The above video is intended for “adults only.” We consider it a part of the wonder of nature, offering us a front-row seat on how wildlife finds their mates, court their potential mates, and ultimately propagate in the wild. Certainly, some may feel that this is inappropriate. We kindly ask you not to write to us in this regard.
This is nature at its finest, and for us, it is fascinating to provide us with an opportunity to witness the relationships among wildlife as they seek to preserve their species. Although warthogs do not appear on the list of endangered species, like all wild species, they have their place and their raison d’être on this beautiful Earth.
Whether it’s love or pure instinct of the more intelligent animals, like warthogs, is irrelevant. Watching them interact during this busy mating season in Africa is educational, and we must admit, at times, highly entertaining, when their behaviors are so unlike our own as humans, with some similarities regarding “the chase.”
No, most of us weren’t courted by our significant others making “train noises.” But, it’s easy for most of us in relationships to recall the methods that members of our species implemented to express an interest. Whether it was a feature of one’s appearance, their scent, often referred to as pheromones, words spoken, or a plethora of other signals humans utilize, knowingly or not, to let the other person become aware of their interest and intent,
Animals in the wild are no different. Their language among one another may not be known to us in most cases, but it’s easy to detect, as we observe them in the wild, that they have no difficulty communicating with one another. Today’s video and a few photos illustrate this point.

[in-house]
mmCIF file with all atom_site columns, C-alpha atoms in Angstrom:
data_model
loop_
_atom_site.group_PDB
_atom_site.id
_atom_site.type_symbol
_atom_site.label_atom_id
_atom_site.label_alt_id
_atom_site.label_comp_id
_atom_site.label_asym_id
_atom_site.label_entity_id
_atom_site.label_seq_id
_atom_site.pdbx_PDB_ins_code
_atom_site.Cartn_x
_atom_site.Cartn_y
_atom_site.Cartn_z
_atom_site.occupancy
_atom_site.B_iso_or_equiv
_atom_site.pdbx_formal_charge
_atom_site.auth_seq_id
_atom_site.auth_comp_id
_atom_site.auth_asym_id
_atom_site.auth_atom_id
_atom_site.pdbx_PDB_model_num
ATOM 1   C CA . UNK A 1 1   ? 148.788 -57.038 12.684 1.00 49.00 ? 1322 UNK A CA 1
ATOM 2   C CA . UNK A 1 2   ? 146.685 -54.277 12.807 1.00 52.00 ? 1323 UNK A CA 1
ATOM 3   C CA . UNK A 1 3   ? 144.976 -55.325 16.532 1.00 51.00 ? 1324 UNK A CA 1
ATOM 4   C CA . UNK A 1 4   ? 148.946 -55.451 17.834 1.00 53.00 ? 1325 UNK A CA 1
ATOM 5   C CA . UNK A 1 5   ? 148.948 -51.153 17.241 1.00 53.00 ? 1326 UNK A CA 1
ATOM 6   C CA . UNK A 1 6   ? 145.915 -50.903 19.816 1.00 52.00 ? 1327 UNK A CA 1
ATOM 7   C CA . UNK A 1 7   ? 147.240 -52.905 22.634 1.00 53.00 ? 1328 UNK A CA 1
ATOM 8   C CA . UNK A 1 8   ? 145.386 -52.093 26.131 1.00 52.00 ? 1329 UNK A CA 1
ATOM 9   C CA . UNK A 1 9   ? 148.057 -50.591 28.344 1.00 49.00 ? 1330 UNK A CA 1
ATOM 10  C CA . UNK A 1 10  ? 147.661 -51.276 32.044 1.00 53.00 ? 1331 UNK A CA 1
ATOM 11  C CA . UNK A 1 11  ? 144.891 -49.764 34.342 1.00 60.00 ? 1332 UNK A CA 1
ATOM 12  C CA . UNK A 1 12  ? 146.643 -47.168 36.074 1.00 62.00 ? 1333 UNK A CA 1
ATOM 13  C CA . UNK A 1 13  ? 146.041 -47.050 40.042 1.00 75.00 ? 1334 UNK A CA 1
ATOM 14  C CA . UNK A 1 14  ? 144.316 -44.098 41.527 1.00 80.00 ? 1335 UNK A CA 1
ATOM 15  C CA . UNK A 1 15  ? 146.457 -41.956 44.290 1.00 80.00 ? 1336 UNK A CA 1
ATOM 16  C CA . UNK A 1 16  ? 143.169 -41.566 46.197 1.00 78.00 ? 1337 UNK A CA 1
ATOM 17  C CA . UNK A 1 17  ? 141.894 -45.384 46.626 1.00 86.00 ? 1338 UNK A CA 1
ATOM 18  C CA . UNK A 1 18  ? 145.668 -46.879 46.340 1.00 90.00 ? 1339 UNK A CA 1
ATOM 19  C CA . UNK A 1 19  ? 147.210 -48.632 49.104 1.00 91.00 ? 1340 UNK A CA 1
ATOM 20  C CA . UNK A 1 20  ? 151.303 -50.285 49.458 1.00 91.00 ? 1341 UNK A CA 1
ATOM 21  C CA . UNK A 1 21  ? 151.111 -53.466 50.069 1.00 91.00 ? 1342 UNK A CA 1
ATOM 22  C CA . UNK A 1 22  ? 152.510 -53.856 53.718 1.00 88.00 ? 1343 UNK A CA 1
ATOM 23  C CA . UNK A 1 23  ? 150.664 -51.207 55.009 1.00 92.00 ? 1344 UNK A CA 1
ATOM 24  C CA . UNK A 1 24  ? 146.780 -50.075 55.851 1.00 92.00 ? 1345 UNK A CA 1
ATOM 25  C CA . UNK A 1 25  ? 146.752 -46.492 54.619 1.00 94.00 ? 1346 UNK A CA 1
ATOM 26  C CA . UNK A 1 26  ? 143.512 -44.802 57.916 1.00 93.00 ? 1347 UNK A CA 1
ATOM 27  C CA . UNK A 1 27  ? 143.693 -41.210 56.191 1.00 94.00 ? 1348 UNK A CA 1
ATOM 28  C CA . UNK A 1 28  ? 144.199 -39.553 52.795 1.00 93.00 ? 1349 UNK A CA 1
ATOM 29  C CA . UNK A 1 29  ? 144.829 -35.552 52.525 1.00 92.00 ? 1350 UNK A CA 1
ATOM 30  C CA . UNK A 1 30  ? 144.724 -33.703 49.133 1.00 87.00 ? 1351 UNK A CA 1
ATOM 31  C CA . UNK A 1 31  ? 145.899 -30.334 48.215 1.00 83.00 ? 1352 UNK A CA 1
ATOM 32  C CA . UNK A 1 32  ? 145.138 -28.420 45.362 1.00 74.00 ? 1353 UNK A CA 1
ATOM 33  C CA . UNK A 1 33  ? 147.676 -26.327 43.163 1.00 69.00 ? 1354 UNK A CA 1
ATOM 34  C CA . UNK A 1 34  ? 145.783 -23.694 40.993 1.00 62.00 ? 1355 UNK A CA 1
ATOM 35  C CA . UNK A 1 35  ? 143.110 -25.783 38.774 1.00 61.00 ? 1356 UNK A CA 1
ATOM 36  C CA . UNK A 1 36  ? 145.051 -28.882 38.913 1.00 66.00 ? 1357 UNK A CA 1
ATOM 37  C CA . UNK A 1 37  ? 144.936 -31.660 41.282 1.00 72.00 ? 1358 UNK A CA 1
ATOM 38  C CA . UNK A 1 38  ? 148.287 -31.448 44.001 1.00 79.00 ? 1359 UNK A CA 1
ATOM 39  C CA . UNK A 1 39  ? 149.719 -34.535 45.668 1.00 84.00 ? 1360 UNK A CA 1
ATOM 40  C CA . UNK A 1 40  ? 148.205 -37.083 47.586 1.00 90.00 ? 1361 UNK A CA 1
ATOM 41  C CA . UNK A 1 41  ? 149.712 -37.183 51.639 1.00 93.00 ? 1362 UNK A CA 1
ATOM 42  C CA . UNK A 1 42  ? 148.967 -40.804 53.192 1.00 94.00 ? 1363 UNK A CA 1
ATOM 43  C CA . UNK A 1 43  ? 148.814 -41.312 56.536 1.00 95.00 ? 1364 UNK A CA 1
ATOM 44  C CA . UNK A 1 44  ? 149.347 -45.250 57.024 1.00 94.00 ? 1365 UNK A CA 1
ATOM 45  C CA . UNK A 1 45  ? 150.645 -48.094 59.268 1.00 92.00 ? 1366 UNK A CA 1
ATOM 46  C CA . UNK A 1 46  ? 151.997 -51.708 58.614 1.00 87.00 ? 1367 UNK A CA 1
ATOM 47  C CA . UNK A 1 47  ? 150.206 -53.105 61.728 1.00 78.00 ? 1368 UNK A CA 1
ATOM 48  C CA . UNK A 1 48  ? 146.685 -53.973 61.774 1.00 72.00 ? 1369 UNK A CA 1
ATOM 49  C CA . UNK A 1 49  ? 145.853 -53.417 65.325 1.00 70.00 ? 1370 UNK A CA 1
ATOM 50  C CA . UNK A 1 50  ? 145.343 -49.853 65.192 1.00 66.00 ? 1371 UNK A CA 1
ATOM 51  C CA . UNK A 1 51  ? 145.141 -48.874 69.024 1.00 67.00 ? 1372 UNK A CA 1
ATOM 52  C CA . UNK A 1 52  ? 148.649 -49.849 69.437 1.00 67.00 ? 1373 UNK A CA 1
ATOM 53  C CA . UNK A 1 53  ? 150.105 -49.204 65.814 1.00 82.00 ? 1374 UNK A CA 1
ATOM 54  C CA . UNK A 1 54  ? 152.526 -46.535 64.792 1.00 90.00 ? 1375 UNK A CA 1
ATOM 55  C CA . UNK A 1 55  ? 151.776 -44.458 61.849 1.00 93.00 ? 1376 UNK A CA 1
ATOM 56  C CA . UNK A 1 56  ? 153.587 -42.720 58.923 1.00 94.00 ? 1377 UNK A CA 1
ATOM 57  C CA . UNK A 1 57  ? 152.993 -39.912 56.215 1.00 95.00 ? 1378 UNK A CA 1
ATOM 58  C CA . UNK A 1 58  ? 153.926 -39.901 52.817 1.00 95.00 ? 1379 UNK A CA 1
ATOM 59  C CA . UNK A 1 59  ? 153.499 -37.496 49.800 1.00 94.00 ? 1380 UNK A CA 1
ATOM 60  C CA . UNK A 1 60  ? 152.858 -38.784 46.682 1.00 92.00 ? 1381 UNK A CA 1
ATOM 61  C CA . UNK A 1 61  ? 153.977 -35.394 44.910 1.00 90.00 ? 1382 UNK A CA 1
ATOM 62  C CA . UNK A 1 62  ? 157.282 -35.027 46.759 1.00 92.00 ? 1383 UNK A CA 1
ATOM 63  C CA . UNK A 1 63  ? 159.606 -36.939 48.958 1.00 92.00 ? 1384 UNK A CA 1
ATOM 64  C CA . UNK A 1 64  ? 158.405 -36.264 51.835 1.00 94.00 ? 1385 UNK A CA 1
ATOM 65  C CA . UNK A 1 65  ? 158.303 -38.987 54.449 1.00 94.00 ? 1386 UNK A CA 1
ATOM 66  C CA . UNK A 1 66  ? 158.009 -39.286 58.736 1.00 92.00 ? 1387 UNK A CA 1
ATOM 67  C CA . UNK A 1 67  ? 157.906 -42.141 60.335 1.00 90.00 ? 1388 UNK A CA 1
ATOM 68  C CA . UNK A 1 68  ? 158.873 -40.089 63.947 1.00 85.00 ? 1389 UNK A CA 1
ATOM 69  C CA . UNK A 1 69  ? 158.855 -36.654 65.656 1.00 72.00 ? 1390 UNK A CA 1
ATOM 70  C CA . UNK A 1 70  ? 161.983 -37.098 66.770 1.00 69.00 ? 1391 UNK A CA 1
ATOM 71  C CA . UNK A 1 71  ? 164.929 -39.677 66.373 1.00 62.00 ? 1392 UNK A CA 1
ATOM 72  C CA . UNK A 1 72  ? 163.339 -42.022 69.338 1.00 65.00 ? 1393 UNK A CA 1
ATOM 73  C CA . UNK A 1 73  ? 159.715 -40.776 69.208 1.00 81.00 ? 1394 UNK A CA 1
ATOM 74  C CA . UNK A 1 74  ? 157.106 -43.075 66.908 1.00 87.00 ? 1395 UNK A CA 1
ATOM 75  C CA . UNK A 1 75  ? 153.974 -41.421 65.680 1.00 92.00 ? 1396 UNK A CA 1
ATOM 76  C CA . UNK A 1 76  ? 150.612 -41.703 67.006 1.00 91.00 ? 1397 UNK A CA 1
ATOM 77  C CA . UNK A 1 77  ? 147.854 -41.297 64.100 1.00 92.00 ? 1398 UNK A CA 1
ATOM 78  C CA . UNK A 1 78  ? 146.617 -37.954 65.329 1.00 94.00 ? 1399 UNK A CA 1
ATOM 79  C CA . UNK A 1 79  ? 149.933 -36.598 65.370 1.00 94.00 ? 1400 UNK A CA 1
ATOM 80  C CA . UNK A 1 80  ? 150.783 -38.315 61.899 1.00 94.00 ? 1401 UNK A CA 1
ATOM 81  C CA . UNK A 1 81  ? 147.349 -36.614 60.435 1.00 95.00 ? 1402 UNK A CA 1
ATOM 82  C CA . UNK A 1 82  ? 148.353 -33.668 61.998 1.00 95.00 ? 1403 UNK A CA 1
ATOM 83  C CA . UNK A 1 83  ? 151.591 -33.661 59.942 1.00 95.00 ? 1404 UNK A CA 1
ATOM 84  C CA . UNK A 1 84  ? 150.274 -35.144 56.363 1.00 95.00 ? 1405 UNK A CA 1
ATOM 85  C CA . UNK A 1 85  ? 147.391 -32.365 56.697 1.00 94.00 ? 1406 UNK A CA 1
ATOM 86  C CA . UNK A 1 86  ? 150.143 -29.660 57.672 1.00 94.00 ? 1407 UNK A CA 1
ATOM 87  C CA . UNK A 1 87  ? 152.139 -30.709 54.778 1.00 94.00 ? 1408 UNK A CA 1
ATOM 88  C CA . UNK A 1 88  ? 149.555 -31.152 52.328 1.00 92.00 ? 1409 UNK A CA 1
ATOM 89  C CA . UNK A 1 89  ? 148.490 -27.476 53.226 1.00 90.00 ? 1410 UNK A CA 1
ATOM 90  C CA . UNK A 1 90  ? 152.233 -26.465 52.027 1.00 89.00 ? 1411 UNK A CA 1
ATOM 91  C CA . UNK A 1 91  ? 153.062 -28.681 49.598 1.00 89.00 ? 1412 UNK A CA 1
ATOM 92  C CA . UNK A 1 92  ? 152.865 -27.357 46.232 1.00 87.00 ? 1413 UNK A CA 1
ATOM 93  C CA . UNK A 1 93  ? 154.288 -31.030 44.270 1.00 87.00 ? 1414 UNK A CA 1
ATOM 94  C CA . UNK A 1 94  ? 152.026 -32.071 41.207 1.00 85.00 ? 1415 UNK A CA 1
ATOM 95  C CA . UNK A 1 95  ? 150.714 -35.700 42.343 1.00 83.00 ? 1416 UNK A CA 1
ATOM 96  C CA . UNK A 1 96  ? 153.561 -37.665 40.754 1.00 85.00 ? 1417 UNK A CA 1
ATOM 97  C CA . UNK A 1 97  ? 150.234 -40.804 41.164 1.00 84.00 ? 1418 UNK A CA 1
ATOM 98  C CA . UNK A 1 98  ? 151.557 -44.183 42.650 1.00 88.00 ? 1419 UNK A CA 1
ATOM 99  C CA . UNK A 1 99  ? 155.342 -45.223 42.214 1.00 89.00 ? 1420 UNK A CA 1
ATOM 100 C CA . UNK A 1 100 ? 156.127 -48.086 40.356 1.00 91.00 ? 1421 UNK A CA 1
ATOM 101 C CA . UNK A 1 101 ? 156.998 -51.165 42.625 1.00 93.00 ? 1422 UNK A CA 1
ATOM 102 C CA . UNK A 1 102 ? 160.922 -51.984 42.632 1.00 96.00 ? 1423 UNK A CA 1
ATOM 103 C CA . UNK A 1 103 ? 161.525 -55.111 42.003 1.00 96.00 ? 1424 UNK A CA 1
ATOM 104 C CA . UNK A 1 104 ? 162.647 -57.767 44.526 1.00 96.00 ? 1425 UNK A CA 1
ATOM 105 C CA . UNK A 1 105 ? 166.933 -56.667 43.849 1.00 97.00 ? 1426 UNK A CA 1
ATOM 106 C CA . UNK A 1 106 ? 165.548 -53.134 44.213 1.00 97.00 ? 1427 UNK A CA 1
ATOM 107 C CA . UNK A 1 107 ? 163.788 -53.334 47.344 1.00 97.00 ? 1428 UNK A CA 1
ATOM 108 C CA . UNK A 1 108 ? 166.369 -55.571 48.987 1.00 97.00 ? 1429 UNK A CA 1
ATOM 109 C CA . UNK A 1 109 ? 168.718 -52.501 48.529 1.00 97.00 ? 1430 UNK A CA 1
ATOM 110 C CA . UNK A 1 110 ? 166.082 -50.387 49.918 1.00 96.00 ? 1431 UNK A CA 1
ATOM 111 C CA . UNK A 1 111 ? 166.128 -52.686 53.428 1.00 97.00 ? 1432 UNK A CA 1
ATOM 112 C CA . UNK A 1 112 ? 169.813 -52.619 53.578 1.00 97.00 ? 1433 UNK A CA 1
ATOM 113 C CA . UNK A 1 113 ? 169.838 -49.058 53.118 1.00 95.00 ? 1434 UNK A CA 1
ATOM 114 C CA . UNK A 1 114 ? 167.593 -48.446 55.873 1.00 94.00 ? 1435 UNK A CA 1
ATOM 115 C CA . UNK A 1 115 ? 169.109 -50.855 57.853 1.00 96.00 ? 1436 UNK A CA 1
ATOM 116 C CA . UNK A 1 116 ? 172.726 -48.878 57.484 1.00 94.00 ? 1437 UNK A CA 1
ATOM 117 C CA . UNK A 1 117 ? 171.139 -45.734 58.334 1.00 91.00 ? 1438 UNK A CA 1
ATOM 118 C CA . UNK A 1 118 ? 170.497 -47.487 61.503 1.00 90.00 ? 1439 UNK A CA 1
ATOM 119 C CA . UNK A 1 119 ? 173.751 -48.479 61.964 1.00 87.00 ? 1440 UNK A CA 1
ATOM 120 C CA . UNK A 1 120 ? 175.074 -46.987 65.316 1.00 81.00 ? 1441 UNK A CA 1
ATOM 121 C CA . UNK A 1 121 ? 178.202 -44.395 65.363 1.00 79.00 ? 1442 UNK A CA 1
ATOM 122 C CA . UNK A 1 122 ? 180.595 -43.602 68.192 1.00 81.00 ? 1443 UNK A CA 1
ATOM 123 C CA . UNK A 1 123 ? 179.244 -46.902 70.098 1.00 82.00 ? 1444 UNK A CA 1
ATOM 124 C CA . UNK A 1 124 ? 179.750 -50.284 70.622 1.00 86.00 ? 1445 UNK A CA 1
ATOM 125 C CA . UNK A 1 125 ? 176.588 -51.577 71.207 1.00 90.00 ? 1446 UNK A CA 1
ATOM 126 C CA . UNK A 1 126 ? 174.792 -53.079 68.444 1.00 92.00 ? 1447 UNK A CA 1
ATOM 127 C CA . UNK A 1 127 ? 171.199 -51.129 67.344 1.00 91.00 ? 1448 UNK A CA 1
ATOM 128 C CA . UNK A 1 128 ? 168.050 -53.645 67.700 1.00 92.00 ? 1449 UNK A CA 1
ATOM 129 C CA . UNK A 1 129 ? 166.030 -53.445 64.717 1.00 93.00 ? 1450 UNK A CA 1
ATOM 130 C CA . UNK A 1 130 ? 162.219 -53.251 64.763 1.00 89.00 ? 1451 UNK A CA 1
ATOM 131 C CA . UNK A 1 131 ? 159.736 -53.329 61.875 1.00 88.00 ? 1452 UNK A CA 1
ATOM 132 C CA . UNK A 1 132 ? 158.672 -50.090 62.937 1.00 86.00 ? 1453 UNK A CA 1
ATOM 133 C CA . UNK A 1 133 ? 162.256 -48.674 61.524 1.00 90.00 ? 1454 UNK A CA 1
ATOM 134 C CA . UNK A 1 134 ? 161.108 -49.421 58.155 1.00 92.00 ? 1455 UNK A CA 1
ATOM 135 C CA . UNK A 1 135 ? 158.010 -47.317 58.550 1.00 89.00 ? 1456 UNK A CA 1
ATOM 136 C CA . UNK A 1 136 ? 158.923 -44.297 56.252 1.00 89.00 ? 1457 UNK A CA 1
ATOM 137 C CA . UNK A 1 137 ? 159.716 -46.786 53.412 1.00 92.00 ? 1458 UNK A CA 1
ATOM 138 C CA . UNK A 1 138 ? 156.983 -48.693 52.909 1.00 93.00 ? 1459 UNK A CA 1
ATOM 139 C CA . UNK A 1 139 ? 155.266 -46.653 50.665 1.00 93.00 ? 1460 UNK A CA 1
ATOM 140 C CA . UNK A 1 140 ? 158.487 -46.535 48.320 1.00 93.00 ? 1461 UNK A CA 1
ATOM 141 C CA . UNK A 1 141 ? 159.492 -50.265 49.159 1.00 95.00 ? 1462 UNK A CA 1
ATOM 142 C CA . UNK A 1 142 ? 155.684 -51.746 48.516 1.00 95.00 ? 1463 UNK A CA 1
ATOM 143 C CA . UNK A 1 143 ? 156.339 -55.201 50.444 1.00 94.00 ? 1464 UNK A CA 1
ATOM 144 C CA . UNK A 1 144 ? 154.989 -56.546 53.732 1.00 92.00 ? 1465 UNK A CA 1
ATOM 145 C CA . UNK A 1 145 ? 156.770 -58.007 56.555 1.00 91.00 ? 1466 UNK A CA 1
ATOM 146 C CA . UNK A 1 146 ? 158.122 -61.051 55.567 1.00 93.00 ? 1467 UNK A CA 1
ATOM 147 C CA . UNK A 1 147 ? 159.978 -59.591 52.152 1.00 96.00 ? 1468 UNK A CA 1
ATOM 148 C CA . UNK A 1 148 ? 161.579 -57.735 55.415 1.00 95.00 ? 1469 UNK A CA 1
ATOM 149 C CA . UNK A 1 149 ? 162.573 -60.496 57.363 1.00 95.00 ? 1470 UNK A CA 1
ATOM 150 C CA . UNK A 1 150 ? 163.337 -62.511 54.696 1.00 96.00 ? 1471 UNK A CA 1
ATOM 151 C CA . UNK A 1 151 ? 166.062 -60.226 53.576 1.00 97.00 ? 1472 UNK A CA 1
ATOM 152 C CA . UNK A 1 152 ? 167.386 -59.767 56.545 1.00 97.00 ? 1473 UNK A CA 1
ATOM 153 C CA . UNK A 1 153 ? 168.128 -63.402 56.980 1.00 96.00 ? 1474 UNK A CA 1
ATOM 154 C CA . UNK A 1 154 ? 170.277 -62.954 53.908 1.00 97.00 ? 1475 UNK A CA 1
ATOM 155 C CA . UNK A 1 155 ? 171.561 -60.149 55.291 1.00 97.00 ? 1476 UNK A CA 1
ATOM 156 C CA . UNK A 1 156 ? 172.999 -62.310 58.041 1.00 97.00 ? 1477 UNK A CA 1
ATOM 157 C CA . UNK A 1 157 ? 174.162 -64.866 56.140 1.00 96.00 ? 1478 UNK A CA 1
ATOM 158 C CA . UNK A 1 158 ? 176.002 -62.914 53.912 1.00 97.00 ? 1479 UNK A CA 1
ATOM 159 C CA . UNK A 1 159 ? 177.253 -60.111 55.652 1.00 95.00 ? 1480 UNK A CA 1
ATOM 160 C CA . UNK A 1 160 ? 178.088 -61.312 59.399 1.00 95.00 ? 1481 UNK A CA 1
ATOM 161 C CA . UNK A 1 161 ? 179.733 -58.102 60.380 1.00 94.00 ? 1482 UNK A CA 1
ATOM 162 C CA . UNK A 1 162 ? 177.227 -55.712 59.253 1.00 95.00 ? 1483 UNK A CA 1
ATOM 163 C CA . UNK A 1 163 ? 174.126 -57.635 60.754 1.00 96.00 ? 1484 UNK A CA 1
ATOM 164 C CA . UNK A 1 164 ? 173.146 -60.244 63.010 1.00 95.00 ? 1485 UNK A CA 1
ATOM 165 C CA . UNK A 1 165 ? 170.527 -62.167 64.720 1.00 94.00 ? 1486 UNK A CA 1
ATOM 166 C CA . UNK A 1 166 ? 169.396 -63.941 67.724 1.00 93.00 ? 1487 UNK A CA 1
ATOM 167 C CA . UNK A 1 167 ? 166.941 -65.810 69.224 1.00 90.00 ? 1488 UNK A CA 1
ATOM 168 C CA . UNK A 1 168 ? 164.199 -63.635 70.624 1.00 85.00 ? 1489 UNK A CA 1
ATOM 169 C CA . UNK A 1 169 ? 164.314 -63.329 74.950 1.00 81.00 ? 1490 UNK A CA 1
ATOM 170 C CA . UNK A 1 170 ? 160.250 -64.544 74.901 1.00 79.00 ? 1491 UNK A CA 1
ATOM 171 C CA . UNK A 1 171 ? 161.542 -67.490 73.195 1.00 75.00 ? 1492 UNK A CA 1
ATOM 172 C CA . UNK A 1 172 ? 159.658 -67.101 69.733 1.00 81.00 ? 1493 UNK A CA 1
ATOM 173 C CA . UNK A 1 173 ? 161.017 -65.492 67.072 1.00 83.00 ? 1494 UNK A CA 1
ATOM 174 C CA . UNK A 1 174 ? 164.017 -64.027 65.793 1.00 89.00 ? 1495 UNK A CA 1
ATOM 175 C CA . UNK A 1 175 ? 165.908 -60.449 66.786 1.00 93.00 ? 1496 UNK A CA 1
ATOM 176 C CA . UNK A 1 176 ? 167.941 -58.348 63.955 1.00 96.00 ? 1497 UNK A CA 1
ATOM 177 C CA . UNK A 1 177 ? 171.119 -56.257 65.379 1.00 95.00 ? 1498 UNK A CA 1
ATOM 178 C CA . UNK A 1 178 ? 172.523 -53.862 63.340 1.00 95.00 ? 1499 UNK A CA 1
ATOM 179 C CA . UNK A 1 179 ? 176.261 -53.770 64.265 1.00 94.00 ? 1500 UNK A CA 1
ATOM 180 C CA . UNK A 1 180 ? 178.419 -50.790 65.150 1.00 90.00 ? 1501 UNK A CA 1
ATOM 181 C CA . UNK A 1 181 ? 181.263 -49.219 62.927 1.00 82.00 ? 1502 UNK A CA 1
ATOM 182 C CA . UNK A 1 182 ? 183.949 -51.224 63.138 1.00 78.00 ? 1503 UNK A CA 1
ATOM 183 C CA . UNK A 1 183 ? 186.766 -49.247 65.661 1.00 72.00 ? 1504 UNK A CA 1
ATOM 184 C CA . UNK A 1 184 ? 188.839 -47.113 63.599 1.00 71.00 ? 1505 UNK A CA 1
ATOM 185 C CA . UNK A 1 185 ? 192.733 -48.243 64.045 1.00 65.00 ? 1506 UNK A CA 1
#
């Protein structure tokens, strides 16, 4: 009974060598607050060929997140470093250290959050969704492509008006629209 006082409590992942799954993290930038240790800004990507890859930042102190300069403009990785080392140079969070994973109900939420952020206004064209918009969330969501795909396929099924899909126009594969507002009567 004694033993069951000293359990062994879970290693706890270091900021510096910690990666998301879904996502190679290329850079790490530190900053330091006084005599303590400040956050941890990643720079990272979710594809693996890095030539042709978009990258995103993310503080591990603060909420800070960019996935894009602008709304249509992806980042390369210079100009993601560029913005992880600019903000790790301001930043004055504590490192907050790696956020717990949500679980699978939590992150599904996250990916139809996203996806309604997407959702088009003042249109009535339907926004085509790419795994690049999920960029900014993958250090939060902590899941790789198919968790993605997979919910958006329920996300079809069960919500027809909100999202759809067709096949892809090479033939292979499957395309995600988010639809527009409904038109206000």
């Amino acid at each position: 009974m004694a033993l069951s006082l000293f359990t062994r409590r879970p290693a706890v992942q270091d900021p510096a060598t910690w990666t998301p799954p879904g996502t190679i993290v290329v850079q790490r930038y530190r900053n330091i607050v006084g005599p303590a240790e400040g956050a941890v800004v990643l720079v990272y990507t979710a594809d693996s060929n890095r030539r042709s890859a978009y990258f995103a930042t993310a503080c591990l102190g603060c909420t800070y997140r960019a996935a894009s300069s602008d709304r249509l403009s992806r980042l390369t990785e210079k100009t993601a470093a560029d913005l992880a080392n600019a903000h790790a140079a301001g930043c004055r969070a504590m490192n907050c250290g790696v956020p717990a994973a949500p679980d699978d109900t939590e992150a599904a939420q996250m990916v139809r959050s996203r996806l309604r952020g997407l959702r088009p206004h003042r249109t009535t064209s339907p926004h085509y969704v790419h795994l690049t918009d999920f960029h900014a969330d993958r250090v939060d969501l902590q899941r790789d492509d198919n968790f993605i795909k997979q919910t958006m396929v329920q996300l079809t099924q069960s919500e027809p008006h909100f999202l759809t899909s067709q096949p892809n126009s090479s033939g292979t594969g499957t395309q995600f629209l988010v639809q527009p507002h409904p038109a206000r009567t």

Who are we to say it’s purely instinctual when the process can be so complex, as we currently observe each day? Living in the bush, day after day, we are gifted with the opportunity to observe these interactions, often subtle and gentle, and at other times, bold and forthright, as shown in the above warthog video.
We hope in many months to come, we’ll see the “fruits of their labor” and be able to revel in the newborn nature has born to these precious animals. Only time will tell if we will be able to stay. The warthog gestation period is from 152 to 183 days; the kudu is 240 days, and the bushbuck is 182 days.
Last night, we had dinner with Linda and Ken at Jabula Lodge and Restaurant and had a fantastic evening. The food, as usual, was delicious, the service was beyond reproach, and the four of us, as always, never had a lull in delightful conversation. Tom and I often arrive an hour before a planned meeting time with friends to have fun sitting at the bar, chatting with Dawn and Leon and their trusty, warm and efficient manager, Lyn.
There were few guests when we arrived at 5:00 pm, 1700 hours, but after we took our table an hour later when Linda and Ken arrived, more and more diners filtered in. It feels safe there with the employees well masked and the tables sensibly socially distanced. Hand sanitizer is readily available in all areas.
Tonight, Linda and Ken are coming for dinner with sundowners with snacks at 4:00 pm, 1600 hours. Dinner, suitable for all of our “ways of eating,” will be served a few hours later. Today, it’s surprisingly cool and windy. If it becomes any cooler and stays this breezy, we may have to dine indoors at the dining room table, which we did on another occasion when they were here, when it was raining in buckets.
We’ll be back with more tomorrow as the adventures in the bush, nature at its finest, continue.
Have a fabulous weekend!
Photo from one year ago today, May 1, 2020:
|A parade of elephants crossing a dirt road in Kruger. For more photos, please click here.|